Fujiwara Yoshie Memorial Museum (Former Ringer Residence)
Holme, Ringer & Co. was a British trading company significantly involved with in the development ofin Nagasaki. Uryu Shoten, which was established as an agency in what was previously Nishinanbe-machi, Shimonoseki City in 1889, was the first foreign company in the city. When initially established, business could not be conducted using a foreigner’s name, so it operated under the name Hajime Uryu since business could not be conducted using a foreigner’s name. This building is situated atop a hill overlooking the Kanmon Straits. It was a residence built in 1936 for the manager’s son, Michael Ringer. A little while after its construction, it was used as the Ringer’s private residence, and because Ringer worked as the British consul’s proxy, it was also characterized served as the official residence of the British consul. Today, the 1st floor is open to the public as the Fujiwara Yoshie Memorial Museum. Yoshie Fujiwara was an opera singer representative of Japan who was active between the Taisho era (1912–1926) and Showa era (1926–1989), and affectionally known by the nickname, “Our Tenor.” He was born in 1898 to Kiku Sakata and the Scotsman, Neil Brodie Reid who was the manager of Uryu Shoten. As president of the Fujiwara Kagekidan (Fujiwara Opera,) he popularized opera in Japan and was also active on the world stage. He posthumously received the Second Order of Merit. In association with the fact that his father, Neil Brodie Reid lived in a Western-style building next to this building as the manager of Uryu Shoten, this building has been used since March 1978 as a Memorial Museum displaying materials related to Yoshie Fujiwara. The building is a 3-story, reinforced concrete construction standing on high ground that affords a panoramic view of the straits. Part of the 2nd floor protrudes out, and there is a tall chimney for a fireplace on the right edge facing the entrance area. There are windows of varying sizes that open outward of varying sizes on the smooth white walls, but no other decorations. The door is placed on the side of the entrance area, and the sea can be viewed from the fixed window on the front. Upon entering the spacious entrance hall, on the right side is a receiving room with a fireplace, while on the left is a dining room. Further into the entrance hall is a gently sloping staircase, and on the 2nd floor are 3 bedrooms and a bathroom/toilet. On the 3rd floor are 2 bedrooms, a simple kitchen, and a bathroom/toilet. The interior is not decorative at all, and the walls and ceiling are white. The design technique makes the most of the structure. Inside the museum, his beautiful singing voice is played and you can gain a glimpse of what life was like back then. In addition, one room on the 2nd floor is called the “Vagabond’s Aria Room.” Because the Naoki Prize-winning novel by Kaoru Furukawa , A Vagabond’s Aria, introduced Yoshie Fujiwara, this room displays approximately 300 items, such as Furukawa’s manuscripts and his favorite fountain pen.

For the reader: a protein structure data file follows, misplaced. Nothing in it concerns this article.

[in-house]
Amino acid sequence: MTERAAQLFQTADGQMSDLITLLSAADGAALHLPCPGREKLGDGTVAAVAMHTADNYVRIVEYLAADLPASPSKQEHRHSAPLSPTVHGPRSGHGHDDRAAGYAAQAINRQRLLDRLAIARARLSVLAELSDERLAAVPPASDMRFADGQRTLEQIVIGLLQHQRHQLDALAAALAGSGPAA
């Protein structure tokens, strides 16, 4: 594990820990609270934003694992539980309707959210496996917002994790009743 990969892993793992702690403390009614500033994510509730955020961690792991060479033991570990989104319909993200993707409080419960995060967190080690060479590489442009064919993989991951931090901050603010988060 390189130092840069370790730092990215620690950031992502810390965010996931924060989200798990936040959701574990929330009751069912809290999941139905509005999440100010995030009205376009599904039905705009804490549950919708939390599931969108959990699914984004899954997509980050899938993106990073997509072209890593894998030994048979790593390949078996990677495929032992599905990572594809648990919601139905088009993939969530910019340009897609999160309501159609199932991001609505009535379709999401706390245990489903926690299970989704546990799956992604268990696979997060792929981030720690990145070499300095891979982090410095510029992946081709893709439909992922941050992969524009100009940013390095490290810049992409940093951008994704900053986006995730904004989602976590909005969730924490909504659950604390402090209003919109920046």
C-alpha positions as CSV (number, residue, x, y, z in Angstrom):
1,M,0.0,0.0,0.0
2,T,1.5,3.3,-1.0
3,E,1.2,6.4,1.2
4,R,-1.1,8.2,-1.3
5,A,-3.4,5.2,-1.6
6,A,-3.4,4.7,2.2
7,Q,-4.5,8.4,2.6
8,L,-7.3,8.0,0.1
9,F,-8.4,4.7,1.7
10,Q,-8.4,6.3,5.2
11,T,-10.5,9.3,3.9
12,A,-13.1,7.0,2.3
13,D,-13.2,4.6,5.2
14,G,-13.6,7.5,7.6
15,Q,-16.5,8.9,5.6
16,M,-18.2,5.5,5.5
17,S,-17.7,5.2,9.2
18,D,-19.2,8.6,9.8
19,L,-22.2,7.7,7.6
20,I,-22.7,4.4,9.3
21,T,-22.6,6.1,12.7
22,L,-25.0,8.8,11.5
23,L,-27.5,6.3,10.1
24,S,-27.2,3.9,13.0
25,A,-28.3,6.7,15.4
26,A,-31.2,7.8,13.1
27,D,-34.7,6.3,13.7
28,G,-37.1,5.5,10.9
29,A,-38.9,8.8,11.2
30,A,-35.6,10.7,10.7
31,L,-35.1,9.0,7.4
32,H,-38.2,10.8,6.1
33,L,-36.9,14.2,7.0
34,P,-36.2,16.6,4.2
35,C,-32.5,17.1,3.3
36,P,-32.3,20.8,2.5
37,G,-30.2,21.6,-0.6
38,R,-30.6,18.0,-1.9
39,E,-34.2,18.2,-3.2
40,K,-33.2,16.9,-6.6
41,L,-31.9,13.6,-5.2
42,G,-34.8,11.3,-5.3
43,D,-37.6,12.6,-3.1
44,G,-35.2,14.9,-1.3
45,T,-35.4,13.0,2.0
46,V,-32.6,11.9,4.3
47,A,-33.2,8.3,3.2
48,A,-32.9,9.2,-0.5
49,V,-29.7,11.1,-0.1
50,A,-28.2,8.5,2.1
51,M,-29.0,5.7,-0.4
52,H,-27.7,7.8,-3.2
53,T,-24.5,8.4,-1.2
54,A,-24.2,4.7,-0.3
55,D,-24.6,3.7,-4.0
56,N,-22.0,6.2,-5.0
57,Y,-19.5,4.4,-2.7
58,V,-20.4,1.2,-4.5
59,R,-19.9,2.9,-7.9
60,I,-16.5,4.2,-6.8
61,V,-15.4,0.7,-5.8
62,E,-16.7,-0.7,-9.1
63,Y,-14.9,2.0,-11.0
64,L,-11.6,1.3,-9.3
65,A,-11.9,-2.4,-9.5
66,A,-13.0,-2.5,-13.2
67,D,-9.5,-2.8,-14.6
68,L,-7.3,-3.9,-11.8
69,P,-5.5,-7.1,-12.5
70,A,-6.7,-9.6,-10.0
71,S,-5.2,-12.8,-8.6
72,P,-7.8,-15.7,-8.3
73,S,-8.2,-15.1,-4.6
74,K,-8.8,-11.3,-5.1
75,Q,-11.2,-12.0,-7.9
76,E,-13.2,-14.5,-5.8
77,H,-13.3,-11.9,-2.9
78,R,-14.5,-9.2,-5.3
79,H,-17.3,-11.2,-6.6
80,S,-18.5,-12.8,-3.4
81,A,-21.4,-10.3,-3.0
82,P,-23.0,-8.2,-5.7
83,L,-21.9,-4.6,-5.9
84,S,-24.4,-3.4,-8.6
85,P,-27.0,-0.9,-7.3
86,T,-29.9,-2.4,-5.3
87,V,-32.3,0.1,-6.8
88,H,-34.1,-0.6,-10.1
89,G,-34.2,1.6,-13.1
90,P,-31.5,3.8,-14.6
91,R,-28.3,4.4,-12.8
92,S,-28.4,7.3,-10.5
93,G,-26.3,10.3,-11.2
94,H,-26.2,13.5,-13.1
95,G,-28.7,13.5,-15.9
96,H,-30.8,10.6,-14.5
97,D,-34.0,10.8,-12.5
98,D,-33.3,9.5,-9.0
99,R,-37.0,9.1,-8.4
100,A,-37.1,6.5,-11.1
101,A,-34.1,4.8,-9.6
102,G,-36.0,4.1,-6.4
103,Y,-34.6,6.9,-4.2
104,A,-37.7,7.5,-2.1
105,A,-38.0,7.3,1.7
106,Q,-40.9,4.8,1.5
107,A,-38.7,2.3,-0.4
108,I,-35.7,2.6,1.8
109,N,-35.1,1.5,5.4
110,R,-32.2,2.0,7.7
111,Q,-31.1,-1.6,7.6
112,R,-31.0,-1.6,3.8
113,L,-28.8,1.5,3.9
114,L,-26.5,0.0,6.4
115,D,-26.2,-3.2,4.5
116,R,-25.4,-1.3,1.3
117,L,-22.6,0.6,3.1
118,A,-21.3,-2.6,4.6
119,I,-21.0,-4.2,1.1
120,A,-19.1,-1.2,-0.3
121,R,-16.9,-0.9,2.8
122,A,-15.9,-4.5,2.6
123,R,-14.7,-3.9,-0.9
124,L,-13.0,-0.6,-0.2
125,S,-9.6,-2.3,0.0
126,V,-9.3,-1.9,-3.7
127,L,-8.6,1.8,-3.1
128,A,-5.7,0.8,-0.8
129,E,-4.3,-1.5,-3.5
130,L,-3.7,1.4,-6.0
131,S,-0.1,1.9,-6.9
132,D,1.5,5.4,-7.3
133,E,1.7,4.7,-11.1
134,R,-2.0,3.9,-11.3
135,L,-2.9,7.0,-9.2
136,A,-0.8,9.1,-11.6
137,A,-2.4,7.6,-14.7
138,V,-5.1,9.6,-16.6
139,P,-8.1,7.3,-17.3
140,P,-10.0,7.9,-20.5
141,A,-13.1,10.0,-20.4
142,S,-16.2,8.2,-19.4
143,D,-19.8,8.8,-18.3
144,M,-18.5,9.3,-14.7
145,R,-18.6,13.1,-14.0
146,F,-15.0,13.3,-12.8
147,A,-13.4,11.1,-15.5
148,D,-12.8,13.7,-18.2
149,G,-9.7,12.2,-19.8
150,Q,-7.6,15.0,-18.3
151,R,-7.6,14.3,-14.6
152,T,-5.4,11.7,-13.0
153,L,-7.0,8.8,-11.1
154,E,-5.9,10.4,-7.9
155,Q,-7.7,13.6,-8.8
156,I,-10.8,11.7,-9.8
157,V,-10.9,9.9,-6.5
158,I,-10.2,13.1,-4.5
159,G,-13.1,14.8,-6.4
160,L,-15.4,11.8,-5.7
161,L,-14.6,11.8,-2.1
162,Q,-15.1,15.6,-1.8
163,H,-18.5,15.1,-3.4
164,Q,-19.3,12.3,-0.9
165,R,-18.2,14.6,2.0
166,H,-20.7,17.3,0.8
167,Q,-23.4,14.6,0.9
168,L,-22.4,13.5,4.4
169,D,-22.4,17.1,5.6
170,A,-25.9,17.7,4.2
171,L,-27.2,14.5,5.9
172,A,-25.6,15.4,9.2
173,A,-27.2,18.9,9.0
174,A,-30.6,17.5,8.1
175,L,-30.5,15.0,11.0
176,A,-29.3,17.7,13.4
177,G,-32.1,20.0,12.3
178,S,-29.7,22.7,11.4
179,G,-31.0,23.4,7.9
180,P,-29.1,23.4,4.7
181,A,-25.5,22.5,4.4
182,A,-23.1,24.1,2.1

Address：3-14 Amidaiji-cho, Shimonoseki, Yamaguchi Prefecture
Hours : 10:00–11:30, 13:00–16:00 (calling in advance is required)
Closed : No regularly scheduled closings, year-end/New Year’s (12/30–1/3) *Temporary closings possible
Fee : None
Category: Constituent cultural properties
Genre: Story 3